Over the years, the state of the textile industry has slowly started changing. With the growing crisis in the industry, the power loom units in Tirupur district, Tamil Nadu have witnessed a huge drop in receiving orders compared to previous years.
The gig economy is assuming some importance now, not just because it has been expanding at a furious pace according to some HR consultants, but also since the expansion is happening as the Indian economy slows down and formal jobs become harder to come by.
“Order for our products has dropped drastically in the past few months. On top of that payments from our clients have also become irregular,” says Satyajit Kundu, Owner, Lakshmi Foundry Works Private Limited, Howrah, adding that lack of demand has made at least 25 per cent of workforce redundant.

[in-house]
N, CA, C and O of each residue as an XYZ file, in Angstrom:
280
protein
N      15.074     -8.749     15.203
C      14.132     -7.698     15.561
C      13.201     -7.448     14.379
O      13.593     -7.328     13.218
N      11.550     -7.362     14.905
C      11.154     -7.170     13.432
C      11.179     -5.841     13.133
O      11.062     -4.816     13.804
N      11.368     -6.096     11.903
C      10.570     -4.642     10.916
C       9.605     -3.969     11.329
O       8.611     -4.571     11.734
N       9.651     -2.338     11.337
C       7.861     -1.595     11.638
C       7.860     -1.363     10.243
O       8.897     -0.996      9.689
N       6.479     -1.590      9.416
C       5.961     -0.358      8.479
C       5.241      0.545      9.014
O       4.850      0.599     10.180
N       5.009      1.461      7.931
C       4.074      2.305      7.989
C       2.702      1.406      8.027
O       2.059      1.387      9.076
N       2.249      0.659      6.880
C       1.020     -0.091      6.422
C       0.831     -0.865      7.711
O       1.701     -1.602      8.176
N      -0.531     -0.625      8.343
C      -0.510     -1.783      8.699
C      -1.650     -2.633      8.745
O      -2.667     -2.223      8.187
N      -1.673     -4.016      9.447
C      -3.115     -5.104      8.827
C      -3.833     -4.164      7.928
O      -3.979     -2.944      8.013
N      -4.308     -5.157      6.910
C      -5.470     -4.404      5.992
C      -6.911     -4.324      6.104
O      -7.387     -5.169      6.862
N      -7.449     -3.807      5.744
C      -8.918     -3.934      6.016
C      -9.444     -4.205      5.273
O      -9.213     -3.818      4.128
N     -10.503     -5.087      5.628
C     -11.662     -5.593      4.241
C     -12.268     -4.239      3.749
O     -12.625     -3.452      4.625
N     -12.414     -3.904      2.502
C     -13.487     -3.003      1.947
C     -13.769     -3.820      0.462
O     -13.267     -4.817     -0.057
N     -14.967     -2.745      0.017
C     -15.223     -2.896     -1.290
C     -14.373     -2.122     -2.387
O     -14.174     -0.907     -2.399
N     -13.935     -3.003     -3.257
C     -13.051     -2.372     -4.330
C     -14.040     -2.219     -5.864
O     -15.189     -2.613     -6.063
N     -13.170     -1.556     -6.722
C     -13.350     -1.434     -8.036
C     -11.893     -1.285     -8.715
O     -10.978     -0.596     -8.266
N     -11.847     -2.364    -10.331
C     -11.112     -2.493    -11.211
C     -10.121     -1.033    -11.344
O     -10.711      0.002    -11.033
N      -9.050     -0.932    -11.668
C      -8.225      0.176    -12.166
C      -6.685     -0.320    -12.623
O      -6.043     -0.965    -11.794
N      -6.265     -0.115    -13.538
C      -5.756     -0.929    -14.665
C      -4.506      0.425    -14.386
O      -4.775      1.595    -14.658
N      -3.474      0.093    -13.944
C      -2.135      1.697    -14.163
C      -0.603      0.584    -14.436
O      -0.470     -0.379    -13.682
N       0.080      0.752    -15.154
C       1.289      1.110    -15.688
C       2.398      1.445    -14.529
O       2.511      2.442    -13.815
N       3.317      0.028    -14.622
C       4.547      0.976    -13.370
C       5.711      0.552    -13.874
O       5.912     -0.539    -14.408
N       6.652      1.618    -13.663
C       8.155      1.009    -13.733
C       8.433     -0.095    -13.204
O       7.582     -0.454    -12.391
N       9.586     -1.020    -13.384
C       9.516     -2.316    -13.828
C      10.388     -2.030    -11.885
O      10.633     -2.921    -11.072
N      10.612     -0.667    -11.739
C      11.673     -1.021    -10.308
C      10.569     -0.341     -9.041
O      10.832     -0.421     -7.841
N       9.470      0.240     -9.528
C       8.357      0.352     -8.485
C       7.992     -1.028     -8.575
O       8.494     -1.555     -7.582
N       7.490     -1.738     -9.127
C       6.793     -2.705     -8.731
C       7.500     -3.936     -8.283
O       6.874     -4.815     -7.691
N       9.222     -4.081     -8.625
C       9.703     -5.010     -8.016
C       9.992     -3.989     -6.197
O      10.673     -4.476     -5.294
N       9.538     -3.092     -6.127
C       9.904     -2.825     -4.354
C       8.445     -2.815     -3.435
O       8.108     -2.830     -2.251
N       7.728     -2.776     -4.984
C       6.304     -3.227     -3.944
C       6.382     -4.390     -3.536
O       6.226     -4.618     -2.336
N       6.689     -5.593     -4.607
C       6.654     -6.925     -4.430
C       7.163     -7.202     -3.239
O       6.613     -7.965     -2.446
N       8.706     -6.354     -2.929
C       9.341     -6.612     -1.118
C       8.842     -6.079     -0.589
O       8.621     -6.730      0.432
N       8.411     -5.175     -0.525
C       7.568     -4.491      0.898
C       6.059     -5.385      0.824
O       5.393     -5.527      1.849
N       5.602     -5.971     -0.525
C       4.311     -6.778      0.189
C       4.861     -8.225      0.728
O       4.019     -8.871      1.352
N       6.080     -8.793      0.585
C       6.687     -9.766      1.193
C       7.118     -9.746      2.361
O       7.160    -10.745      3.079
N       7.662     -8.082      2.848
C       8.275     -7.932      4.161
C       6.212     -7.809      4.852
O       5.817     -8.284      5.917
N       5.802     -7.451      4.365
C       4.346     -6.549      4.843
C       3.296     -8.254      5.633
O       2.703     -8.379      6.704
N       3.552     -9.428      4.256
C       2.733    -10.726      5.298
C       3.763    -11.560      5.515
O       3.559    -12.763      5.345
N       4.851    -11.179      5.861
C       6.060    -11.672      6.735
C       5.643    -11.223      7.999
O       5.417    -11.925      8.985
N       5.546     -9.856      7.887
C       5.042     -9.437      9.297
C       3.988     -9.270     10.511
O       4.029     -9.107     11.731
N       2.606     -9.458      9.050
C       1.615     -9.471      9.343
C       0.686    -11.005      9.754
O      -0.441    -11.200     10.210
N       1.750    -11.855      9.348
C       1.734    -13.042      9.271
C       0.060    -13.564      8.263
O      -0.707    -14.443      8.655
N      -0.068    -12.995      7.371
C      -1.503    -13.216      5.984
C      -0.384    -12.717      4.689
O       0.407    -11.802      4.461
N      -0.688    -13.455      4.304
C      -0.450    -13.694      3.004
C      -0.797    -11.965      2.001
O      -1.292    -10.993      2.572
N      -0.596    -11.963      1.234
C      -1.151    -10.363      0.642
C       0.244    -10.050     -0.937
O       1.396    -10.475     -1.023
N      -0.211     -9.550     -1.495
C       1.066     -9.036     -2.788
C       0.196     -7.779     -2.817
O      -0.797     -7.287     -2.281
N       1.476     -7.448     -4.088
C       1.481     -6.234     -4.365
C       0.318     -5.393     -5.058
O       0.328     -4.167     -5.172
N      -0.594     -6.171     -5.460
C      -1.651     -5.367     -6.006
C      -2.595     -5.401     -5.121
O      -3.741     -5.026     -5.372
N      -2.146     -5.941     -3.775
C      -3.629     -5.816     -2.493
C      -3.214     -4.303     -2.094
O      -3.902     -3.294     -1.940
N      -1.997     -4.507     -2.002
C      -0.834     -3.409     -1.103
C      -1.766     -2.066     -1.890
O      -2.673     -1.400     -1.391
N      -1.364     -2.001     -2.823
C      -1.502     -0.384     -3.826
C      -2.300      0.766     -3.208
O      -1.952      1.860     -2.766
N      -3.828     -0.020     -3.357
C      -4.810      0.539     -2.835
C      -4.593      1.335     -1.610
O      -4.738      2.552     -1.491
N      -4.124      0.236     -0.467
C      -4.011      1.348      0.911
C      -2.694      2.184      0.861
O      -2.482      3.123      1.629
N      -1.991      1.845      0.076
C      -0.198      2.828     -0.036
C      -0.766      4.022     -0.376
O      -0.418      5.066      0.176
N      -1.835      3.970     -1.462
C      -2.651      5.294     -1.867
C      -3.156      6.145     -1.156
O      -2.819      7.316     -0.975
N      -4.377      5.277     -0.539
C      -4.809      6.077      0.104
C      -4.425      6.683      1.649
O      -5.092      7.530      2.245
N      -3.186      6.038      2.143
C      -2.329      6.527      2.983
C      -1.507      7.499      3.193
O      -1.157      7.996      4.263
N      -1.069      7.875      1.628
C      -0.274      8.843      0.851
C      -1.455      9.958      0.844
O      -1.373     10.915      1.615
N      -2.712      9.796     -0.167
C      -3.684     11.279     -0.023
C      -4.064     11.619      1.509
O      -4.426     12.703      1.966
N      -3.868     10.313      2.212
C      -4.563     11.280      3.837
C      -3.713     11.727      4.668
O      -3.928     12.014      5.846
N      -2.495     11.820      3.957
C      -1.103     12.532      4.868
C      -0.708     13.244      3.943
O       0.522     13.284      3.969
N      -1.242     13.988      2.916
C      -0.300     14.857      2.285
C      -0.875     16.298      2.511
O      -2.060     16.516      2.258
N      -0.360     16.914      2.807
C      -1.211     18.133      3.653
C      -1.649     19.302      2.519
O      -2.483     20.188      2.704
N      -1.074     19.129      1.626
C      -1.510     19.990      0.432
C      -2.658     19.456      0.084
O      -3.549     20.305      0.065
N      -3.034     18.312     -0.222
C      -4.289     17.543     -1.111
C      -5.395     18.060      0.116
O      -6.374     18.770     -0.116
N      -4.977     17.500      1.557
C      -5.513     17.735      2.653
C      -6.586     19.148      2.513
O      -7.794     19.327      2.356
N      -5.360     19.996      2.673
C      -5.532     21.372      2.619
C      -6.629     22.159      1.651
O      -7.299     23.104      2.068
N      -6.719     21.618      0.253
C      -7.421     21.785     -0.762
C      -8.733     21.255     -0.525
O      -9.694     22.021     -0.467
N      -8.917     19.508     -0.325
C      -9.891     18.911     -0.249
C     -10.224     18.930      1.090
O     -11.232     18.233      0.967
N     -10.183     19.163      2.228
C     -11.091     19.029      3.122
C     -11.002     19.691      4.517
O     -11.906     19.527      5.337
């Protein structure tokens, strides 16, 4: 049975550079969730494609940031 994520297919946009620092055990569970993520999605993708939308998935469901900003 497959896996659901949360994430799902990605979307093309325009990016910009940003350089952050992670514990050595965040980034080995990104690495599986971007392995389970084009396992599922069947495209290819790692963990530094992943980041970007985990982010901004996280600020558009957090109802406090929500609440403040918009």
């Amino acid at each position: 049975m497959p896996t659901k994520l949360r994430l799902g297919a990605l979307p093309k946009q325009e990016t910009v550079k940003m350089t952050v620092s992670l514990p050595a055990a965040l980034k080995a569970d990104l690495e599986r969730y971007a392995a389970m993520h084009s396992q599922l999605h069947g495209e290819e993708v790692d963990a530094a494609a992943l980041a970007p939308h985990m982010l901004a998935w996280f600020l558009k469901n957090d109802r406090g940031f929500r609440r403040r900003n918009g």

Earlier girls used to blindly marry boys from families of diamond merchants. Now the invisible board outside every girl’s house is: diamond dealers needn’t apply, says Maganbhai V Patel, secretary of the Diamond Market Association of Ahmedabad.
To understand the current slowdown in Indian economy, look no further than the Gujarat model of recession. The state once touted as the beacon of vikas (development) is now showing classical signs of a systemic slowdown.
Indians are not buying homes, cars or flight tickets. Big deal, you’d say, arguing that the real estate market was a bubble waiting to burst and the rest of the expenses are discretionary. But, the problem with the Indian economy at the moment is that people are buying absolutely nothing—not even cheap biscuits, not even underwear.